Standard Interpretations - Table of Contents|
| Standard Number:||1926.302(e)(7)|
29 CFR 1926.302(e)(7)
July 25, 1979
Mr. Robert L. Zink
Attorney for SISCO, Inc.
One Cummings Point Road
Stamford, Connecticut 06904
Dear Mr. Zink:
This is in reference to our letter dated May 2, 1979, concerning your request for a variance from Section 1926.302(e)(7) Power Operated Handtools - Power Activated Tools, of the Safety and Health Regulations for Construction.
You have requested a permanent variance from Section 1926.302(e)(7) for an operation involving the use of power activated fasteners being driven into ductile cast iron ingot molds. You have stated that this operation is performed by your employees on a continuing basis for various steel companies.
The above standard (derived from ANSI A10.3-1970, Safety Requirements for Explosive - Activated Fastening Tools) prohibits driving power activated fasteners into hard and brittle material including cast iron. However, the latest ANSI standard concerning this subject (ANSI A10.3-1977, Safety Requirements for Power Activated Fastening Systems) has been modified to provide guidance on fastening into any questionable material. Specifically, ANSI A10.3-1977 paragraph 10.3 still contains the language prohibiting the fastening of hard and brittle materials including cast iron, but also refers back to paragraph 9.10 of the same standard. ANSI A10.3-1977 paragraph 9.10 states as follows:
"Before fastening into any questionable material the operator shall determine its suitability by using a fastener as a center punch. If the fastener point does not easily penetrate, is not blunted, and does not fracture the material, initial test fastening shall then be made in accordance with the tool manufacturer's recommendations (see 10.3)".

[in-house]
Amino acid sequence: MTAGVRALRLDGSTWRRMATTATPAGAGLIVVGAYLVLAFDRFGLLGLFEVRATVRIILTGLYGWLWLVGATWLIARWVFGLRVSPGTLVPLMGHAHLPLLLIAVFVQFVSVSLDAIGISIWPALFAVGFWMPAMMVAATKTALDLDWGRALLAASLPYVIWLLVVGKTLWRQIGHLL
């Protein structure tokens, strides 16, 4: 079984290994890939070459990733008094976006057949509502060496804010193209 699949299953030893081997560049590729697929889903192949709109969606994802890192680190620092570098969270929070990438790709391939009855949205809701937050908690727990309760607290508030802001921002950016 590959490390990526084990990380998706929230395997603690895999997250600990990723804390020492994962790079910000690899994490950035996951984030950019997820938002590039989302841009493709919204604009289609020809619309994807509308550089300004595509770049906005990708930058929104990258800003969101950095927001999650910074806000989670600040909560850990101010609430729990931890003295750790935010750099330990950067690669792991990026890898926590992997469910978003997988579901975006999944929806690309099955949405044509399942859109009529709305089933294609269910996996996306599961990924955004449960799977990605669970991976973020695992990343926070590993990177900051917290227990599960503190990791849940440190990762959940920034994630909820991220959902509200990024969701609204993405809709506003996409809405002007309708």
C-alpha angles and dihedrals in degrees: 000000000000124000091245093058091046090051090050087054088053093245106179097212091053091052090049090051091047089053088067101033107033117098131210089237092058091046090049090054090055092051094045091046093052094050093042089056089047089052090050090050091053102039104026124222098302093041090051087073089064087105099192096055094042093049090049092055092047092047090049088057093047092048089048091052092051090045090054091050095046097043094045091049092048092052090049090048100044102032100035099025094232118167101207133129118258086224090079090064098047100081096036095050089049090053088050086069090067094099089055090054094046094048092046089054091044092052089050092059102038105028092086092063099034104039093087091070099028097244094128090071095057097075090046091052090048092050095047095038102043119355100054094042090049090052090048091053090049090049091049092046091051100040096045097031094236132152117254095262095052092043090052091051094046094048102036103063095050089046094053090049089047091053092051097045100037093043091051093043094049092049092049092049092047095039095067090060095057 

Our technical staff has thoroughly evaluated the data you submitted under date of April 30, 1979 which included a metallurgical report to show that the particular cast iron used in ingot molds is not hard or brittle and a laboratory report prepared by H.P. White Laboratories which concluded that the cast iron molds has sufficient malleability to permit power activated tool fastenings safely. It appears that your present method of fastening is acceptable. However, it is essential that all necessary safety requirements for this type of operation be observed including, but not limited to, appropriate personal protective equipment and proper barricading to isolate and protect your employees. Additionally, the appropriate laboratory testing (metallurgical) and center punch testing shall be made to assure that the metal characteristics of the ductile cast iron are receptive to a power activated fastener.
The enclosed Program Directive #200-67 has been issued to the Occupational Safety and Health Administration's (OSHA) field offices to provide guidance concerning de minimis violations. The Directive authorizes the use of de minimis violations in situations where OSHA standards (derived from such consensus groups as NFPA, ANSI, etc.) have been updated in later consensus publications in accord with new technology or equipment. However, the updated consensus standard shall provide equal or greater safety and health protection to the employees. A de minimis violation carries no penalty and no abatement is necessary.
From the information contained in your application, discussions with our technical staff, the Area Office and our solicitor, it has been determined that your present operation concerning fastening of ductile cast iron molds appears to meet the conditions of a de minimis violation under the terms of Program Directive #200-67 and ANSI A10.3-1977.
Affected employees and their authorized representatives shall be notified of our decision on your application in the same manner they were informed of your request for a variance.
Any further questions you may have regarding this matter may be addressed to our Area Director, U.S. Department of Labor, OSHA, 400 Penn Center Boulevard - Suite 600, Pittsburgh, Pennsylvania 15235, telephone: (412) 844-2905.
No further action will be taken on your request for a variance.
James J. Concannon, Director
Office of Variance Determination
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